If you’d like to learn more about the specialty pharmacy topic, join me for an upcoming webcast hosted in partnership with HR.com on May 17. We will explore the specialty pharmacy ecosystem and discuss options to stay ahead of the cost curve.
For more on Specialty Rx, please read David’s recent article in Benefits Quarterly.
Check out this article for tips on managing out-of-pocket expenses in a high-deductible health plan. Typically, your paycheck deductions are lower, which is a bonus, but how do you keep from falling behind financially when you need care? Here are the author’s suggestions, plus a few from me.
- Take advantage of preventive services covered at 100%. For example, get a flu shot so you are less likely to get sick.
- Use in-network providers for the lowest possible out-of-pocket expense.
- Consult with a nurse for free by calling the nurse-line for a consultation before scheduling an appointment with a physician; it could save you the cost of an office visit
- Many plans include a telemedicine benefit. The cost of a telemedicine visit is usually around $40-$50, and can be scheduled at your convenience via phone or video chat.
- Investigate "convenience care” clinics in your area. Located in stores like Target, CVS, and Walgreens, they offer a limited number of services at a lower cost than urgent care or a physician office visit.
- When your doctor recommends a prescription drug, ask how much it costs and if there is an over-the-counter or generic option. Check a few different pharmacies for the best price.
- If a prescribed drug is very expensive and you have not used it before, ask whether you could have a smaller number of pills at first to be sure it works. Check to see if there are patient assistance programs to help defray the cost.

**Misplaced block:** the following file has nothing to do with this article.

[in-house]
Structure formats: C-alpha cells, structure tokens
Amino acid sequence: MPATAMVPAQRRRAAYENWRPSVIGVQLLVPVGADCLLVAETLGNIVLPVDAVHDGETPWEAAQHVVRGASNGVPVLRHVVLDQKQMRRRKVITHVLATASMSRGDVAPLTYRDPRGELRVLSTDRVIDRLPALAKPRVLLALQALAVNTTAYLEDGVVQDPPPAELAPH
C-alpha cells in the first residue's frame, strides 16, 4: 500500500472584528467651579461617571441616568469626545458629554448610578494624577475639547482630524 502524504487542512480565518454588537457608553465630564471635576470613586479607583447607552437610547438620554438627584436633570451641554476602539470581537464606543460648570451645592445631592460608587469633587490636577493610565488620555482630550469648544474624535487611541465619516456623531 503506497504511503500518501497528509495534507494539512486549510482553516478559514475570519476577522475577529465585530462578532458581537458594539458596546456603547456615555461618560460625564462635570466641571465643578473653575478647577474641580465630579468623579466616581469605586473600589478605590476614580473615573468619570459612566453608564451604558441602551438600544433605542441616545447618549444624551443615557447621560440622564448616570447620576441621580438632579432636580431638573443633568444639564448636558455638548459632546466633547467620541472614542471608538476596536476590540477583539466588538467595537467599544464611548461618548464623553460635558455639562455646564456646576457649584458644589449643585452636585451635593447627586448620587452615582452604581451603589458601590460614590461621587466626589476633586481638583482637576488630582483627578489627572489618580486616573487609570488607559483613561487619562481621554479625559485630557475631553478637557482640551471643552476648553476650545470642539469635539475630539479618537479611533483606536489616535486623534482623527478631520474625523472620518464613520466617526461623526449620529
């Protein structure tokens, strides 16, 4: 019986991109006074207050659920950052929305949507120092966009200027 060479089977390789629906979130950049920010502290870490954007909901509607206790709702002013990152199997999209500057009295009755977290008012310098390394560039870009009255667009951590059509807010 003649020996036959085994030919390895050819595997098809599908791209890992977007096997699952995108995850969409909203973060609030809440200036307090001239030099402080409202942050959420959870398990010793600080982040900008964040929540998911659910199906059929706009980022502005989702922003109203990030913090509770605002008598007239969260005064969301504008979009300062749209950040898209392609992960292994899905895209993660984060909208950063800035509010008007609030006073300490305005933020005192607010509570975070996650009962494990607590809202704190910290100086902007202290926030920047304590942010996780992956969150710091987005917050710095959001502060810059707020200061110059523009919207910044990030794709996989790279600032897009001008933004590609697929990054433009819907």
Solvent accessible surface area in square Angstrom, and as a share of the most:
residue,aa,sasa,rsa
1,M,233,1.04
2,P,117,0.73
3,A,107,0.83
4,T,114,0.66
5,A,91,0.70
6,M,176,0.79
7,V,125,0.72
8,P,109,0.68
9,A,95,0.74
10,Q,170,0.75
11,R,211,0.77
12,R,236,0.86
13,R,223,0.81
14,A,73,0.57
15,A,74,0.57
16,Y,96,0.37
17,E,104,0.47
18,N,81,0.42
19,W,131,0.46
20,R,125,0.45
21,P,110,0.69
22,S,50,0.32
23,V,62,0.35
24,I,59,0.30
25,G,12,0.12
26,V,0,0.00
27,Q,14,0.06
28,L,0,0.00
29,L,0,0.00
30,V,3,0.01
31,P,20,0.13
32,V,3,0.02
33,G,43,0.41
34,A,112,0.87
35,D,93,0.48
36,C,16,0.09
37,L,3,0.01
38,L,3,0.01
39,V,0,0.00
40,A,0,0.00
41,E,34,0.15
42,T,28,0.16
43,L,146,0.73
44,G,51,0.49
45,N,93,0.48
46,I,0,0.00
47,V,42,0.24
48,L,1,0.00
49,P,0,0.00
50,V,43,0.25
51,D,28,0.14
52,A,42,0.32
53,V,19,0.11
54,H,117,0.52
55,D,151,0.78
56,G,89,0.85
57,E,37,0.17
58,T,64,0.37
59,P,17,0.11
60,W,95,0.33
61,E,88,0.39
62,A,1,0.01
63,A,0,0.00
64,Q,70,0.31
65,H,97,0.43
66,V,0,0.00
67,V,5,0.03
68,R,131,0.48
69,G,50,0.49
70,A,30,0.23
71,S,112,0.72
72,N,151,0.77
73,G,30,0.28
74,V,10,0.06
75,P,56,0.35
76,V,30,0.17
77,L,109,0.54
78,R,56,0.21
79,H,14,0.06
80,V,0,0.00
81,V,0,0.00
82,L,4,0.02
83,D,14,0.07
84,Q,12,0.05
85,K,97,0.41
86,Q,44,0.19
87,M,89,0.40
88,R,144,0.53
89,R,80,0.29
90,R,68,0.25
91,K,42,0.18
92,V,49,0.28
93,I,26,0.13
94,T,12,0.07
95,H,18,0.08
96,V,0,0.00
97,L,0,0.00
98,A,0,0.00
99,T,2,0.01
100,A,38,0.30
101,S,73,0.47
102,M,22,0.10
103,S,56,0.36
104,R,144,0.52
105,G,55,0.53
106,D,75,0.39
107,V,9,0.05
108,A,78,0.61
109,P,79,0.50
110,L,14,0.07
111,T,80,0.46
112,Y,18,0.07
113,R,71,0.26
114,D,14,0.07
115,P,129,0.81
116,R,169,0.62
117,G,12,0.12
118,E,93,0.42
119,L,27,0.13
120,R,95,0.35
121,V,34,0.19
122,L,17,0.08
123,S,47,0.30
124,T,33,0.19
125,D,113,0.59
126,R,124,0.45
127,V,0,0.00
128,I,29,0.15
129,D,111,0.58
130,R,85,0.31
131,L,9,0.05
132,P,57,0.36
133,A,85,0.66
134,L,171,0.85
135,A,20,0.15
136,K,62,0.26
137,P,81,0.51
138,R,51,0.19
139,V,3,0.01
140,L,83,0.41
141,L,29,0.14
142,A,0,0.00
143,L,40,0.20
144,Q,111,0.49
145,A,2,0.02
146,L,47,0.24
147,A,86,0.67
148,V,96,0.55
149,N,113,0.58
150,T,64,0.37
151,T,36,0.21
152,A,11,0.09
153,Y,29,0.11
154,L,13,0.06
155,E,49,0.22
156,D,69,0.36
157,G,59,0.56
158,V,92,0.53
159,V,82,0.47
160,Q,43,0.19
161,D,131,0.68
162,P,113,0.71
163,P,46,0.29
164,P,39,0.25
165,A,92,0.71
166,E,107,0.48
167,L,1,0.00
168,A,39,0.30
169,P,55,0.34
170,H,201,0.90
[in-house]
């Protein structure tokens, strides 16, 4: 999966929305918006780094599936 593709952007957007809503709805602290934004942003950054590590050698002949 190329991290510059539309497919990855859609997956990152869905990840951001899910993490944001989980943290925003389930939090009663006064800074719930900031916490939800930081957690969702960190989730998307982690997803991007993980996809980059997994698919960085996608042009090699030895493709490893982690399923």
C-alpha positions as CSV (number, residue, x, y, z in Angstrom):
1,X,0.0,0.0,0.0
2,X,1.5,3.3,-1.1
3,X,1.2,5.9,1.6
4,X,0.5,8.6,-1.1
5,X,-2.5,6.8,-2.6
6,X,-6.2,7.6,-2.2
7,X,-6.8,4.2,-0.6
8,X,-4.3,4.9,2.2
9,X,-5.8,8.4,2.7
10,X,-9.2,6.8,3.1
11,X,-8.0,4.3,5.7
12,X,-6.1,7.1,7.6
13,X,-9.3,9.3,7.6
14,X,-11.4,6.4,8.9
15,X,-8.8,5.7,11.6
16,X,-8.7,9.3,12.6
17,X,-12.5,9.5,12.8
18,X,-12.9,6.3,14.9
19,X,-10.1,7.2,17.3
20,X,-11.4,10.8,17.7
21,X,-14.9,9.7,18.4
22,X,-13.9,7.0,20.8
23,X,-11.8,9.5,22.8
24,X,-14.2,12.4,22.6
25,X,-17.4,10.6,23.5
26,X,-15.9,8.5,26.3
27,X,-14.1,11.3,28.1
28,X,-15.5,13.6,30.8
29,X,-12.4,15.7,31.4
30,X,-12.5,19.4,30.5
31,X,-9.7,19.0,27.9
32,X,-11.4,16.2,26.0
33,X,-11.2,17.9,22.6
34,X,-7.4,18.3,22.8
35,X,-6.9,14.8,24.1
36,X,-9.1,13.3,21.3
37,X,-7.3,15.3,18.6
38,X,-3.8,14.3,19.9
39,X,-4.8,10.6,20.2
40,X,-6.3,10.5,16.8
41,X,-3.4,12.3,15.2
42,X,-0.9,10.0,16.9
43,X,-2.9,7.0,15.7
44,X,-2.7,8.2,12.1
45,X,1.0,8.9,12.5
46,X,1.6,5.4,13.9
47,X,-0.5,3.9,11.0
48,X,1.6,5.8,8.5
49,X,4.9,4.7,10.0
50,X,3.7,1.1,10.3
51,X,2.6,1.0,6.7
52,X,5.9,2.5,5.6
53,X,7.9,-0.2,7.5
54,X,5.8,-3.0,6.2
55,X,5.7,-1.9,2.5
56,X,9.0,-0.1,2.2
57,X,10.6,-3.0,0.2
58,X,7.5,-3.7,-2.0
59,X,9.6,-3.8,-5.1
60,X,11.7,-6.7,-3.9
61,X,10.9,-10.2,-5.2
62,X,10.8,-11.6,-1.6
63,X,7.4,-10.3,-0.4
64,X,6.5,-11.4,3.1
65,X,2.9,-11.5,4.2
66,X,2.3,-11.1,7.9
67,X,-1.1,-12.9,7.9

- Shop around for services and tests. A variety of tools exist to support comparison shopping; check with your insurance company for help.
- Some employers offer indemnity coverage -- policies that will pay a set dollar amount when you have an accident or are hospitalized. These low-cost coverages can provide peace of mind for those concerned about covering expenses before they meet their health plan’s high deductible.
- If you’ve moved to the high-deductible plan from a more expensive plan, take the savings from lower paycheck deductions and deposit them (tax-free!) in a health savings account. That way you will have some money set aside to help pay for care before you meet the deductible. Many employers will help fund your HSA.
- Take advantage of any opportunities to earn dollars for your HSA by participating in healthy activities like biometric screenings.
These are good suggestions to communicate to employees and their families. Even if you have provided similar guidance in the past, everyone can always use a refresher.
With this post, we at the blog are officially kicking off annual planning for 2018. Over the coming weeks, we’ll be offering advice and check lists for 2018, including some special to-do’s for prescription drugs and time-off benefits. We thought a good place to start this year is with a list of best practices. The list below contains 25 health benefit best practices from the Mercer National Survey of Employer-Sponsored Health Plans. Each year we compare the performance of employers that use the most of these best practices with those using the fewest (the top and bottom quartiles). And each year we find that those using the most best practices have lower average healthcare cost increases. (In 2016, the two groups had average increases of 3.8% and 4.8%, respectively.)